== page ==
SINGAPORE: After successfully inflating the cost of her damaged luggage in an insurance claim, a woman embarked on a series of fraudulent travel claims totaling over S$14,000.
Siti Saliha Muhammad Hussain, 30, used photos of damaged goods, receipts, boarding passes and police reports that she found online and altered some of these with Paint and Microsoft Word applications to support her claims.
On Friday (July 29), she pleaded guilty to six counts of cheating, with 14 more counts taken into account. She made a total of 20 fraudulent claims between March 2016 and September 2019, of which 17 resulted in payments.
The companies that fell victim to her scheme were AXA Insurance, AIG Asia Pacific Insurance, NTUC Income Insurance Co-operative, Aviva and FWD Singapore.
Siti Saliha was sentenced to five months in prison and will begin serving her sentence in September, after being granted a reprieve to settle her work and a loan she took out to pay full compensation to insurance companies.
FAKE CLAIMS FOR DAMAGED BAGGAGE
The court heard that in September 2016, Siti Saliha traveled to Kuala Lumpur with her mother and two sisters. She bought travel insurance from AXA and AIG for the family.
During the journey, the family’s luggage, which was worth about S$200, was damaged while being retrieved from the airport’s luggage storage.
Siti Saliha recalled that earlier this year she was able to increase the cost of damaged luggage in an insurance claim without providing any supporting evidence.
She could also have made a separate insurance claim for a piece of luggage even if it had been damaged before the journey.
– The defendant felt that this was another opportunity to take advantage of the lax controls in place for travel insurance claims, and intended to do so without the family’s knowledge, Deputy Attorney General Angela Ang said.
She went online and found photos of a damaged Louis Vuitton luggage and receipt, as well as a receipt for the Tumi luggage, which she intended to use to increase the cost of her damaged luggage.
She used these documents to submit claims under her own and her mother’s and sisters’ policies. AXA and AIG paid out a total of S$750 and S$1,000 respectively for the four false claims.
After “testing the system”, Siti Saliha decided to make false travel insurance claims whenever possible by ensuring she bought policies for herself and her family before anyone traveled, Ang said.
She also sometimes purchased travel insurance for the sole purpose of making a false claim, despite no travel being planned.
FILED POLICE REPORT, BOARDING CARD
While on a trip to Tokyo in April 2017, Siti Saliha accidentally lost her wallet containing about S$5,000 and her iPhone. Since her insurance did not cover losses from personal negligence, she made a false police report in Tokyo that her belongings were stolen.
She used the police report in a false claim to AXA. To get around a cap on the payout she could receive, she also claimed her laptop was stolen, which was not true. The insurance company paid her S$2,288.
Later that year, Siti Saliha helped one of her sisters buy travel insurance for a trip to Krabi, and collected her sister’s used boarding pass after she returned.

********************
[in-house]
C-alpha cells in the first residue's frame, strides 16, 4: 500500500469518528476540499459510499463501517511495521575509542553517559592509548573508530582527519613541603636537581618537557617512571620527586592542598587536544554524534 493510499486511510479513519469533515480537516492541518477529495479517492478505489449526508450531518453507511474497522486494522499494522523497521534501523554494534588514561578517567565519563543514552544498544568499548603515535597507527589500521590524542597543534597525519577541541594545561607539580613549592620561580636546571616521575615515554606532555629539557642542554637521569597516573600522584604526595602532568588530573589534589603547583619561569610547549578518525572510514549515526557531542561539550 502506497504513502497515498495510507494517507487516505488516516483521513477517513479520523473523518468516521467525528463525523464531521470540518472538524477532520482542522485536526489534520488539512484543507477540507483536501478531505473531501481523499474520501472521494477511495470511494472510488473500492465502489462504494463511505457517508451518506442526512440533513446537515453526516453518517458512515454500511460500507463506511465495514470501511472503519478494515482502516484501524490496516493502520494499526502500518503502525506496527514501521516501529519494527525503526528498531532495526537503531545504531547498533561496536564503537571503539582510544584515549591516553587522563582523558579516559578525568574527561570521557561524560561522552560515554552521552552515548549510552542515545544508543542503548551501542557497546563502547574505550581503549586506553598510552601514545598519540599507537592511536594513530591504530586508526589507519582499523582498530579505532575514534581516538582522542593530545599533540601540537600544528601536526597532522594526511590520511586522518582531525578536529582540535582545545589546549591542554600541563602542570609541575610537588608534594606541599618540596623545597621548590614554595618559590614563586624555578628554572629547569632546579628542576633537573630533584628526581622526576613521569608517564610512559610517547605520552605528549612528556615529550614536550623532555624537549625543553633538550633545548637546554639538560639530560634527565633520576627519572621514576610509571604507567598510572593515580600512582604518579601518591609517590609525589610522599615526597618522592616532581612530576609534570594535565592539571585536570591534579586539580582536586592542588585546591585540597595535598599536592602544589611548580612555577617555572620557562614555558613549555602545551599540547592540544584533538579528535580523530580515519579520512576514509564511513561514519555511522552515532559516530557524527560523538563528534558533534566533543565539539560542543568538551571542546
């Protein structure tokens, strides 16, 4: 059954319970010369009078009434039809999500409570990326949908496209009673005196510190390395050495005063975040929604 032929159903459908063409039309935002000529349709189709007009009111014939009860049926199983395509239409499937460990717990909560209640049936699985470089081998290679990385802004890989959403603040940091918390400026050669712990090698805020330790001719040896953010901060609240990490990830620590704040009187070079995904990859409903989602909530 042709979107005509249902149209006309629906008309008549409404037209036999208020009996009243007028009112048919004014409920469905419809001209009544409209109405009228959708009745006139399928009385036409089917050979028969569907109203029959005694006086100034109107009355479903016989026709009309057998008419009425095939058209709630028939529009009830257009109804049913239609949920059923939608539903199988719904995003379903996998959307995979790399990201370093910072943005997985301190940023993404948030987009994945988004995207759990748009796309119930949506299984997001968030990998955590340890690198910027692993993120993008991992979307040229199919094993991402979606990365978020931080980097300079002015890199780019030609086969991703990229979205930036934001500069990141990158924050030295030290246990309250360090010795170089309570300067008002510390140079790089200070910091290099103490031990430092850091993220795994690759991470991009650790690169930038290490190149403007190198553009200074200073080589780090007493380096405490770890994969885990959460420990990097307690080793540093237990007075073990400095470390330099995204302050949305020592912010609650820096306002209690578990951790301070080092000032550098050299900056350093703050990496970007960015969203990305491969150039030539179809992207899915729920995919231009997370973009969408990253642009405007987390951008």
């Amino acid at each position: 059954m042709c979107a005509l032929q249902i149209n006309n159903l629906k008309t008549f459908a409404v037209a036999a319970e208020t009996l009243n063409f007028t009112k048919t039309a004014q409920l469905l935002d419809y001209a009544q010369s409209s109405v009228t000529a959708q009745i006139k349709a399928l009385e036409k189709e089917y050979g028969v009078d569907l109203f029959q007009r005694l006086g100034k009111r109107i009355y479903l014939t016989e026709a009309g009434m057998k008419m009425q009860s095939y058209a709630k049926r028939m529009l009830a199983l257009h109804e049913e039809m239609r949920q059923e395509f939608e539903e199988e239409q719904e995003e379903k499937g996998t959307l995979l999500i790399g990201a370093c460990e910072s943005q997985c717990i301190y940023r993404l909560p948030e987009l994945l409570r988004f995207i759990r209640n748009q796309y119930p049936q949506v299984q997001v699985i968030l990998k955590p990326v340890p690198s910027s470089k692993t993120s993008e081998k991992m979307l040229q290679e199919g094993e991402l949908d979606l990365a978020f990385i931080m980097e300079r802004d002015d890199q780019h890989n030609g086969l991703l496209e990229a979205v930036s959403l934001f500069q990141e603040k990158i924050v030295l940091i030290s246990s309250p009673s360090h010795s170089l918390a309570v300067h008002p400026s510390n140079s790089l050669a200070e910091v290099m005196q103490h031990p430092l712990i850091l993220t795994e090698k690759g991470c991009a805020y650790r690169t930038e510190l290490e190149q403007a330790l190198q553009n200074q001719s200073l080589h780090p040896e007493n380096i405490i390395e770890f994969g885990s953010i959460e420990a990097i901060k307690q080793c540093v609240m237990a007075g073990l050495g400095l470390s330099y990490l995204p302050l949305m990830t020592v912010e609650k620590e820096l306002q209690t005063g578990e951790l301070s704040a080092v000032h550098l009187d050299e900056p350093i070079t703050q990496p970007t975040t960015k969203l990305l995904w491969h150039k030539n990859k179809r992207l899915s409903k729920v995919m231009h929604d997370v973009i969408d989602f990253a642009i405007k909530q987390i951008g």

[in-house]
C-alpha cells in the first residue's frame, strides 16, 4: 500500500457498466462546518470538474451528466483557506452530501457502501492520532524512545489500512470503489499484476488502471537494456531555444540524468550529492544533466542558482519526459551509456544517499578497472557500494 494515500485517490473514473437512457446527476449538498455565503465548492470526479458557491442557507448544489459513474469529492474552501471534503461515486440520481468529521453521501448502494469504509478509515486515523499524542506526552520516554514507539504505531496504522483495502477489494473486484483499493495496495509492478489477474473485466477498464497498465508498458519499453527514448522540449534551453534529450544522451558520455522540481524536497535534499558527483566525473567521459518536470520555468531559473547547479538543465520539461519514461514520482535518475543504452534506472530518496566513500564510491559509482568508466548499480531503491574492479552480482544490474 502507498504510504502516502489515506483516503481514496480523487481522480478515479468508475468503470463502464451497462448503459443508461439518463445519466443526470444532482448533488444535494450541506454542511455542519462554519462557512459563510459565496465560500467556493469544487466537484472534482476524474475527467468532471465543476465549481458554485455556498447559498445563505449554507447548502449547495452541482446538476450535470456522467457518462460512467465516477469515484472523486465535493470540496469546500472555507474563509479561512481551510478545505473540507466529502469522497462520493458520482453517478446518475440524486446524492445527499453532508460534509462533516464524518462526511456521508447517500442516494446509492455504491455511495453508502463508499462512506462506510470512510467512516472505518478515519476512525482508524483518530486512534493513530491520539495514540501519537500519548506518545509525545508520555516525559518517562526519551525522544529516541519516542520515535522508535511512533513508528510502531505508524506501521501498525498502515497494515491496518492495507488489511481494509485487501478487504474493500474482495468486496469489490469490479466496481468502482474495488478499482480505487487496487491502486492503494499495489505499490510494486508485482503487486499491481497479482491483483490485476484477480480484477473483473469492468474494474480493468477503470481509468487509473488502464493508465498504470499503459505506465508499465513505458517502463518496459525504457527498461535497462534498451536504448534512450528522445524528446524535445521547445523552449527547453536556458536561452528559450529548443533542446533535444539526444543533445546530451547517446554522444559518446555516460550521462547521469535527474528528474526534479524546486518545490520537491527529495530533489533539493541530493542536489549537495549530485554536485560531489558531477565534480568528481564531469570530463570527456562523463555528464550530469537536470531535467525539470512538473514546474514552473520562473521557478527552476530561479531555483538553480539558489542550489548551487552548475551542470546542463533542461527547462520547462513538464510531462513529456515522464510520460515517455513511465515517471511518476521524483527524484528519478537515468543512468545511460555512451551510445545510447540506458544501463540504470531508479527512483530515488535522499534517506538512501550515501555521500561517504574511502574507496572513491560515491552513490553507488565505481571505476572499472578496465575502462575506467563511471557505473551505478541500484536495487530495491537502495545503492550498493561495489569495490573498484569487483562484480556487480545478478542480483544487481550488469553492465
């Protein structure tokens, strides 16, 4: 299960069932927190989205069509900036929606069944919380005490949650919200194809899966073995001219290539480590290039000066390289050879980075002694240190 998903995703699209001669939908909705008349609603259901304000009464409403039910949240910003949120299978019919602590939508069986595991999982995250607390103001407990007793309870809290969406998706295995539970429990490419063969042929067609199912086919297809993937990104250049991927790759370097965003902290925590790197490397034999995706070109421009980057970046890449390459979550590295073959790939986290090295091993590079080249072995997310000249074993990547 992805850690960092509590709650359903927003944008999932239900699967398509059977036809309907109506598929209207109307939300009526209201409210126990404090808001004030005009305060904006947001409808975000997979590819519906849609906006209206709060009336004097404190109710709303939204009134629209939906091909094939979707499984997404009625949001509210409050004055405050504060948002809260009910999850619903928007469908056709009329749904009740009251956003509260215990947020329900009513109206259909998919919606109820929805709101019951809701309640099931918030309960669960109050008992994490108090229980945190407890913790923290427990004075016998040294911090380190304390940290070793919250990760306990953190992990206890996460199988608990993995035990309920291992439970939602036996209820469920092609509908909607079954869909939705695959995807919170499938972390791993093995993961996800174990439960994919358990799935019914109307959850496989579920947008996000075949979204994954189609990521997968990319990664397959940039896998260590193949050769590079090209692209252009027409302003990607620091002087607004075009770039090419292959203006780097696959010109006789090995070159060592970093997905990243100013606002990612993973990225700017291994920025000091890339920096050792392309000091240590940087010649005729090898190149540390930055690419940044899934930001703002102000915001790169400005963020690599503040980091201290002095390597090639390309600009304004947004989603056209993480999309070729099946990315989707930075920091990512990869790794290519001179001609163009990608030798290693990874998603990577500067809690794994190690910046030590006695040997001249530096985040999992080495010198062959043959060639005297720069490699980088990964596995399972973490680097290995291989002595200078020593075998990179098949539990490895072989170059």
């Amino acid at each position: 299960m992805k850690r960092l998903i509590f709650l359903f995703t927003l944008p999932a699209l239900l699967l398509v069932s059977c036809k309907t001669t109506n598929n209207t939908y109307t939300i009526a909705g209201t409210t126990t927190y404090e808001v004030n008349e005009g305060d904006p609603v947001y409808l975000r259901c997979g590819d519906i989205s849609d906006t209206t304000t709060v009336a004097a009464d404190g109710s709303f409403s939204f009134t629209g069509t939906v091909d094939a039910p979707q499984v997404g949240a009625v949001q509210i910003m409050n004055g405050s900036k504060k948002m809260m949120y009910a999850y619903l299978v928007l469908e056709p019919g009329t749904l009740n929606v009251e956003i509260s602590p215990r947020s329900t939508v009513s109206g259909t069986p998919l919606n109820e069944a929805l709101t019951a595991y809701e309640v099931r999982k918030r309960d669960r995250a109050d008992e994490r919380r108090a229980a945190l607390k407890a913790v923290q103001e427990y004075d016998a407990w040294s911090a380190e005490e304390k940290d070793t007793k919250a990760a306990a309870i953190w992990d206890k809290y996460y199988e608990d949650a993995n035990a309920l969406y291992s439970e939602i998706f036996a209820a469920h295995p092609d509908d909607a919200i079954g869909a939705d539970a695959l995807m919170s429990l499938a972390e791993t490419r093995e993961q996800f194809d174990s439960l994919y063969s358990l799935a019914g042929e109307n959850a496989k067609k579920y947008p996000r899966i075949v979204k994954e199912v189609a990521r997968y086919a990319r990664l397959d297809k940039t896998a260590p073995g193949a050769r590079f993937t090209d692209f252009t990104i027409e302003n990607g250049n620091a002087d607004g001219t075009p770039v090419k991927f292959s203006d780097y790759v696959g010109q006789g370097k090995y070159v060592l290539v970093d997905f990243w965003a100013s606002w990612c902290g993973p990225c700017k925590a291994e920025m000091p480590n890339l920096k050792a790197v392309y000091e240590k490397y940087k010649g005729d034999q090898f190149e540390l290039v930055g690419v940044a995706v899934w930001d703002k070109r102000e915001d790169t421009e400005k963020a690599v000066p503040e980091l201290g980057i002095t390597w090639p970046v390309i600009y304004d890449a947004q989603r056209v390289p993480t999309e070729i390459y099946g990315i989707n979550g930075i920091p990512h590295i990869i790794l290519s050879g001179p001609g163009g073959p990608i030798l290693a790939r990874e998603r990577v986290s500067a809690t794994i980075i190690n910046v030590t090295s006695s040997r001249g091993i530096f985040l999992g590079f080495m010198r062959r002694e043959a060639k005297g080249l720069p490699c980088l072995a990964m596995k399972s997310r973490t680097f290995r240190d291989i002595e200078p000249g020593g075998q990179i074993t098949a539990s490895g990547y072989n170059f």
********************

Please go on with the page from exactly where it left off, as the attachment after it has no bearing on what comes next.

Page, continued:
Siti Saliha then found samples of adjustment reports and property irregularity reports online, and changed them on her computer to refer to her sister’s laptop and luggage.
She also found old receipts for a laptop and luggage, and searched online for photos of damaged items. She submitted these to MSIG along with her sister’s boarding pass, and received a payout of S$1,500.
Sometime before February 2019, Siti Saliha’s mother also bought insurance for an alleged trip to Pekanbaru. In fact, her mother had no such trip planned and the policy was purchased to make a false claim.
She made a false claim that her mother was robbed of S$600 in cash and her iPhone, attaching a verified police report and a doctored photo of a boarding pass that she found online. She received S$1,415 from AXA for this.
She repeated this after her mother traveled to Jakarta in March 2019 and after her own trip to Kuala Lumpur in April 2019, claiming that assets were stolen and providing documented police reports when this was untrue.
She also volunteered to buy travel insurance for a friend she traveled to Kuala Lumpur with in July 2019. She did so with the intention of making false claims for theft when they returned and received a payout of almost S$1,500 from AIG.
The offenses were discovered after some of the insurance companies found Siti Saliha’s claims suspicious and conducted internal investigations. They then reported her to the police.
“REALLY QUITE IRONIC”
Prosecutors sought five to seven months in prison, highlighting the lengths to which Siti Saliha went, including opening various email accounts to buy the policies without arousing suspicion.
Defense lawyer Yamuna Balakrishnan asked for a fine on the basis that her client came from a poor financial background and was the only person supporting her family members, some of whom were sick and not working.
Deputy District Judge Luke Tan said it was “actually quite ironic” that Siti Saliha highlighted dire financial circumstances in her mitigation as her offenses arose from overseas travel.
He said there was “absolutely no basis” not to impose a custodial sentence, which was supported by case law.
The penalty for cheating is imprisonment for up to three years, a fine or both.